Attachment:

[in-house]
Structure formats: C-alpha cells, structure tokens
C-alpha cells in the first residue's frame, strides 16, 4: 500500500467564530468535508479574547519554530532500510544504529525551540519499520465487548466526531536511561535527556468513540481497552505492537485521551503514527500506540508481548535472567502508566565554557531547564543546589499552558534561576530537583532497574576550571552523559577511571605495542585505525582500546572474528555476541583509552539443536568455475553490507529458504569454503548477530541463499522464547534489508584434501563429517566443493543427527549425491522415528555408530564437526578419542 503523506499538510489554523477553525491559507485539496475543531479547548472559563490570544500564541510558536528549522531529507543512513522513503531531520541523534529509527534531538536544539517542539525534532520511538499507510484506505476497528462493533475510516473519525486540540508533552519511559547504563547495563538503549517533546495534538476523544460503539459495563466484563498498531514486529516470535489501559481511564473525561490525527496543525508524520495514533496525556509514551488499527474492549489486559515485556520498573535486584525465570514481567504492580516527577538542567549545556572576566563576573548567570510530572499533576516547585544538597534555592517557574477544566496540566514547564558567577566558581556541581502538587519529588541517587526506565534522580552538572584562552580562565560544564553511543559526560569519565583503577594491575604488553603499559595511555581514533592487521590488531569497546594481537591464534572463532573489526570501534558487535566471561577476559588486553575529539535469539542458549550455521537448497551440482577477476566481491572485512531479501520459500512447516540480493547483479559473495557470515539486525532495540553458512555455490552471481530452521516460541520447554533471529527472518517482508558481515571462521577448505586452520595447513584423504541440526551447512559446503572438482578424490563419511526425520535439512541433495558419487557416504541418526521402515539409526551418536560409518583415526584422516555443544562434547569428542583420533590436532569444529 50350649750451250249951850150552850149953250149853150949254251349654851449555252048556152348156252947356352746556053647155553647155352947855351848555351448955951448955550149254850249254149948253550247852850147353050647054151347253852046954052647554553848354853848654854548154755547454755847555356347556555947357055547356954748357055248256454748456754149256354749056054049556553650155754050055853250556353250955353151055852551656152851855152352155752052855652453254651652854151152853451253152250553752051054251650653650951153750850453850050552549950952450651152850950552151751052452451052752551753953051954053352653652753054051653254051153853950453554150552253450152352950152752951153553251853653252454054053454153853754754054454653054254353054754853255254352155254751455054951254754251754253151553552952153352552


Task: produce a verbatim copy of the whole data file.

[in-house]
Structure formats: C-alpha cells, structure tokens
C-alpha cells in the first residue's frame, strides 16, 4: 500500500467564530468535508479574547519554530532500510544504529525551540519499520465487548466526531536511561535527556468513540481497552505492537485521551503514527500506540508481548535472567502508566565554557531547564543546589499552558534561576530537583532497574576550571552523559577511571605495542585505525582500546572474528555476541583509552539443536568455475553490507529458504569454503548477530541463499522464547534489508584434501563429517566443493543427527549425491522415528555408530564437526578419542 503523506499538510489554523477553525491559507485539496475543531479547548472559563490570544500564541510558536528549522531529507543512513522513503531531520541523534529509527534531538536544539517542539525534532520511538499507510484506505476497528462493533475510516473519525486540540508533552519511559547504563547495563538503549517533546495534538476523544460503539459495563466484563498498531514486529516470535489501559481511564473525561490525527496543525508524520495514533496525556509514551488499527474492549489486559515485556520498573535486584525465570514481567504492580516527577538542567549545556572576566563576573548567570510530572499533576516547585544538597534555592517557574477544566496540566514547564558567577566558581556541581502538587519529588541517587526506565534522580552538572584562552580562565560544564553511543559526560569519565583503577594491575604488553603499559595511555581514533592487521590488531569497546594481537591464534572463532573489526570501534558487535566471561577476559588486553575529539535469539542458549550455521537448497551440482577477476566481491572485512531479501520459500512447516540480493547483479559473495557470515539486525532495540553458512555455490552471481530452521516460541520447554533471529527472518517482508558481515571462521577448505586452520595447513584423504541440526551447512559446503572438482578424490563419511526425520535439512541433495558419487557416504541418526521402515539409526551418536560409518583415526584422516555443544562434547569428542583420533590436532569444529 50350649750451250249951850150552850149953250149853150949254251349654851449555252048556152348156252947356352746556053647155553647155352947855351848555351448955951448955550149254850249254149948253550247852850147353050647054151347253852046954052647554553848354853848654854548154755547454755847555356347556555947357055547356954748357055248256454748456754149256354749056054049556553650155754050055853250556353250955353151055852551656152851855152352155752052855652453254651652854151152853451253152250553752051054251650653650951153750850453850050552549950952450651152850950552151751052452451052752551753953051954053352653652753054051653254051153853950453554150552253450152352950152752951153553251853653252454054053454153853754754054454653054254353054754853255254352155254751455054951254754251754253151553552952153352552